In more than 20 years in public radio, Barbara Bogaev has served as the longtime guest host of NPR’s flagship program Fresh Air with Terry Gross, as well as host of APM’s news and culture magazine, Weekend America and the weekly national documentary series, Soundprint. A Philadelphia native, she began her radio career as the producer of the award-winning talk show, Radio Times with Marty Moss-Coane. Currently based in Los Angeles, Bogaev is a frequent guest host of member station KPCC’s daily news magazine, Take Two, and a recent fellow with the USC/Annenberg Getty Foundation Arts Journalism program. When not on the air, Bogaev writes for the critical-culture website HiLobrow.com, blogs at alwaysmorequestions.com, and donates her family homebrew, Biohazard Ale, to the underground trap-door bar of the L.A. art collective, Machine Project.
Posted In: Personal Finance, family finances, children
One of the most difficult financial realities to face is the decision to delay having a family for people who want children. A pair of listeners share how they talk with their partners about the cost of children -- and the choice to put off parenthood.
Posted In: family, multicultural, family finances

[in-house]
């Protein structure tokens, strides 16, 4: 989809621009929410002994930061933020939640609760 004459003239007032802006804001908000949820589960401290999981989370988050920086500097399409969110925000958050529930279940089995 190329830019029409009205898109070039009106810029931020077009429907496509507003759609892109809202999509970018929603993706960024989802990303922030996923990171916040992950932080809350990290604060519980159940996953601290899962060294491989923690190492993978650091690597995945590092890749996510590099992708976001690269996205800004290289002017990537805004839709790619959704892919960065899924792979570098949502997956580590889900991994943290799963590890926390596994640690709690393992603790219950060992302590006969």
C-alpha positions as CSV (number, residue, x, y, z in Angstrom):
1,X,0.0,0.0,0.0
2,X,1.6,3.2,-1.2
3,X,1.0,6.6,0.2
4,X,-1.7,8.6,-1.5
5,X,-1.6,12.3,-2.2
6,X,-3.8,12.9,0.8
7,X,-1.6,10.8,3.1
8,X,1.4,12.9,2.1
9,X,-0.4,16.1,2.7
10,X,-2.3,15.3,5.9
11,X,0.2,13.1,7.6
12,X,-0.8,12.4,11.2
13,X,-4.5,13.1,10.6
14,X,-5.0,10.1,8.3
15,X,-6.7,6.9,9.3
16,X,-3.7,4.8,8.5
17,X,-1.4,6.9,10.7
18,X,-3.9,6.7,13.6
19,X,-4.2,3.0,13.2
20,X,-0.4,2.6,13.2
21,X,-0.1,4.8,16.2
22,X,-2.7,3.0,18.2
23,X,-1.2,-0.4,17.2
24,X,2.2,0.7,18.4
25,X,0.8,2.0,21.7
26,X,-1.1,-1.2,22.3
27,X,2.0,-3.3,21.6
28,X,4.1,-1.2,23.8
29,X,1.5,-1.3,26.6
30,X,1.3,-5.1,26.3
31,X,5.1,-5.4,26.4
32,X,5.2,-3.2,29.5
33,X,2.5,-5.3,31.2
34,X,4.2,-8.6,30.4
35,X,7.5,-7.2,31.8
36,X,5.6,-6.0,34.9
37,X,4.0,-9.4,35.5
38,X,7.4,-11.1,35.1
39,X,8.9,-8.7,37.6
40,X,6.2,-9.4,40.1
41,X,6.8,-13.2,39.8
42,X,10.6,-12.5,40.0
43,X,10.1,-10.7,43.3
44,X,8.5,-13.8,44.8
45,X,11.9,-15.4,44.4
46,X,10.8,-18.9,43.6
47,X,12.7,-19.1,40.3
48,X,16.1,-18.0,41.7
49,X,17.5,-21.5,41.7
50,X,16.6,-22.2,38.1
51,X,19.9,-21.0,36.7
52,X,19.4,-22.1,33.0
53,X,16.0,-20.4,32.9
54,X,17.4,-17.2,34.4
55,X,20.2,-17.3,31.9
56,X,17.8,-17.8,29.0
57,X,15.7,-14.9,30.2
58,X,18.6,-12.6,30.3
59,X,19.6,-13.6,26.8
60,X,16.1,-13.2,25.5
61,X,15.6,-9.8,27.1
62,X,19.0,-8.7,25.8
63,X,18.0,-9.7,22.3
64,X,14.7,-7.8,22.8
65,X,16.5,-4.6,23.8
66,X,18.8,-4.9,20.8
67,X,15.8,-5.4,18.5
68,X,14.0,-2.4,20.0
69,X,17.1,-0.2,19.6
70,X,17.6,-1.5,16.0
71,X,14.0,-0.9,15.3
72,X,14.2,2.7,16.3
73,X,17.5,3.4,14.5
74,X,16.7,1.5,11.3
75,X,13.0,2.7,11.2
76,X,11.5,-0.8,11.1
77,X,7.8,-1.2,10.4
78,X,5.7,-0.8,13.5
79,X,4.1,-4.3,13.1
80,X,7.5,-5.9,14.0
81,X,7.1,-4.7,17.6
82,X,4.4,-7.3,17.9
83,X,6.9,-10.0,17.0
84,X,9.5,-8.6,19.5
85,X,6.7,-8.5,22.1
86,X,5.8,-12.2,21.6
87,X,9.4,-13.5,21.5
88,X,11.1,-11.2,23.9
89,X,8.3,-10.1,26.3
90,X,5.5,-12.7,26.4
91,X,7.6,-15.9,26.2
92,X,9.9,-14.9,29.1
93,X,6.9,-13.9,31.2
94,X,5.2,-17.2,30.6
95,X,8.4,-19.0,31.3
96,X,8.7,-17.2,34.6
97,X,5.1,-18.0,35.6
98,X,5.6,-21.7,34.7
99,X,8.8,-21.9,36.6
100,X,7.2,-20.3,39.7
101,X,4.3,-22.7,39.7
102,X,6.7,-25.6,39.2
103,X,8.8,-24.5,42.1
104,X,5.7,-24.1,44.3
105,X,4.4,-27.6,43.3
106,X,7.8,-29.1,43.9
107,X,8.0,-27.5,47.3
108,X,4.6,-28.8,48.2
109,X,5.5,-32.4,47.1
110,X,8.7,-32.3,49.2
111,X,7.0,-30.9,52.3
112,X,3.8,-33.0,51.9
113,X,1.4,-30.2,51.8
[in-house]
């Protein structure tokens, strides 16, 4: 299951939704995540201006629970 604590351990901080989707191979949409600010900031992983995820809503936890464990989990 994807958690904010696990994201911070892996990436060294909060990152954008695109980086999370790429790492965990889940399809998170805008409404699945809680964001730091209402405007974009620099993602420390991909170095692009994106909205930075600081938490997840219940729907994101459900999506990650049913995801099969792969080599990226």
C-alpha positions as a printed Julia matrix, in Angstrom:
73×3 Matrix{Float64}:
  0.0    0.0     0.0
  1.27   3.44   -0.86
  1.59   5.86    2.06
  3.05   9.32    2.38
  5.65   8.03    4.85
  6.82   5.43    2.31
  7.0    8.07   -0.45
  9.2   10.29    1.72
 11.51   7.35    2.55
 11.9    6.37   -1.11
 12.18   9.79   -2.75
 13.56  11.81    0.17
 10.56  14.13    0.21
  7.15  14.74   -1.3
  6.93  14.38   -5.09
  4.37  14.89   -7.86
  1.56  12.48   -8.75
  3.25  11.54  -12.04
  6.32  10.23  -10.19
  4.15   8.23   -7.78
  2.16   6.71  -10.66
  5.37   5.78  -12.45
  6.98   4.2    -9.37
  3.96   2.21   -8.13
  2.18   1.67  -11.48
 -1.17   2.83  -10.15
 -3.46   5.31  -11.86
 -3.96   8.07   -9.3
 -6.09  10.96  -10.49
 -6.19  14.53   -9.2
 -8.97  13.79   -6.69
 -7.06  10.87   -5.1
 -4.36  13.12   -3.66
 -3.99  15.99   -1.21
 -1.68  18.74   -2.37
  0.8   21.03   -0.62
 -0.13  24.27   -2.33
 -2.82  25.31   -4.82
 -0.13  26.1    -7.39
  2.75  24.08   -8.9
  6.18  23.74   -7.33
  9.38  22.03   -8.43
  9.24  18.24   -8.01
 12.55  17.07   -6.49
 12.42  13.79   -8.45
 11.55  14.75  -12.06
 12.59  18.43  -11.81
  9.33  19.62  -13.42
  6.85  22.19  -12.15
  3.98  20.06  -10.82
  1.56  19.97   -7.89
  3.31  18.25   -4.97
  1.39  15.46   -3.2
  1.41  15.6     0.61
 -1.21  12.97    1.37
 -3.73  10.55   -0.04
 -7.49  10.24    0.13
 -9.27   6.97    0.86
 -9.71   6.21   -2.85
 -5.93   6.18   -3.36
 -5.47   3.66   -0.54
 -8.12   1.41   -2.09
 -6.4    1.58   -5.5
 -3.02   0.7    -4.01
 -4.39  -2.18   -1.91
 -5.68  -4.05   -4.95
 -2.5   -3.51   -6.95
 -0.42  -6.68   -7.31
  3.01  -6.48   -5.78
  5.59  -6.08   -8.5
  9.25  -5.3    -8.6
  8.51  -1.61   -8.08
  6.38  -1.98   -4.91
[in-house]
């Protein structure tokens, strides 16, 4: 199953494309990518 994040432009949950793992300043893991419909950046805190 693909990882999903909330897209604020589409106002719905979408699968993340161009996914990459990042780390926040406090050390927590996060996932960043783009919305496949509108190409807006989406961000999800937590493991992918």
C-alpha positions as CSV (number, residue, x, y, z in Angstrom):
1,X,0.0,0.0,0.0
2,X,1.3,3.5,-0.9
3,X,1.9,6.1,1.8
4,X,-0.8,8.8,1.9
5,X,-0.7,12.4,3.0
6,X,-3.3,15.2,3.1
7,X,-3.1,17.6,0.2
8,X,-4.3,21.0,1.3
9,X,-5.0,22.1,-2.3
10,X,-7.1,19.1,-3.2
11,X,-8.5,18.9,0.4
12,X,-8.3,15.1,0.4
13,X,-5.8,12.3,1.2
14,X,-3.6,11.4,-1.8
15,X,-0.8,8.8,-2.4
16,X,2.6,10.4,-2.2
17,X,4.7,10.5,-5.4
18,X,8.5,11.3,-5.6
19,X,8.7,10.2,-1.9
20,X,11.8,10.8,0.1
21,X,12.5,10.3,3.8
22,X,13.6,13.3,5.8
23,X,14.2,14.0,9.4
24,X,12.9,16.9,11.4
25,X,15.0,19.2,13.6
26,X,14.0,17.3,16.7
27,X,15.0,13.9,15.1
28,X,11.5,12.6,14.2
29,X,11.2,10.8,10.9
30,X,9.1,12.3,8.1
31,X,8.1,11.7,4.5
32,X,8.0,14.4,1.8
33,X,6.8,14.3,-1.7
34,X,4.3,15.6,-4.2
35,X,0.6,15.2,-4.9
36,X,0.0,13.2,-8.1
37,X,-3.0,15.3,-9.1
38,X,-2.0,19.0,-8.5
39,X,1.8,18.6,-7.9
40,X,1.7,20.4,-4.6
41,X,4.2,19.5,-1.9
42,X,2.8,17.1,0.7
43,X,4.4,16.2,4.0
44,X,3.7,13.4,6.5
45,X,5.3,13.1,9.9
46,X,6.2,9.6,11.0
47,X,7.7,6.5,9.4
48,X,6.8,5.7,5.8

What happens when multicultural families have to deal with different financial upbringings?
Posted In: Travel, travel alert, travel costs
So you're heading to a country that has a travel warning or alert. What should you do? Advice from the airfare watchdog.
Posted In: social media, customer service
Sometimes it pays to use Facebook or Twitter to get effective customer service. Tips on how to get the results you want.
Posted In: Consumer Financial Protection Bureau, Richard Cordray, Personal Finance
Since 2011, the Consumer Financial Protection Bureau has been collecting consumer complaints and helping people resolve their disputes with companies. Richard Cordray, the newly confirmed CFPB director, talks about using his organization as a resource.
Posted In: Fannie Mae, Freddie Mac, mortgage, housing crisis
Congress's proposed plans to phase out government-backed mortgage giants Fannie Mae and Freddie Mac will almost certainly mean higher mortgage rates for consumers.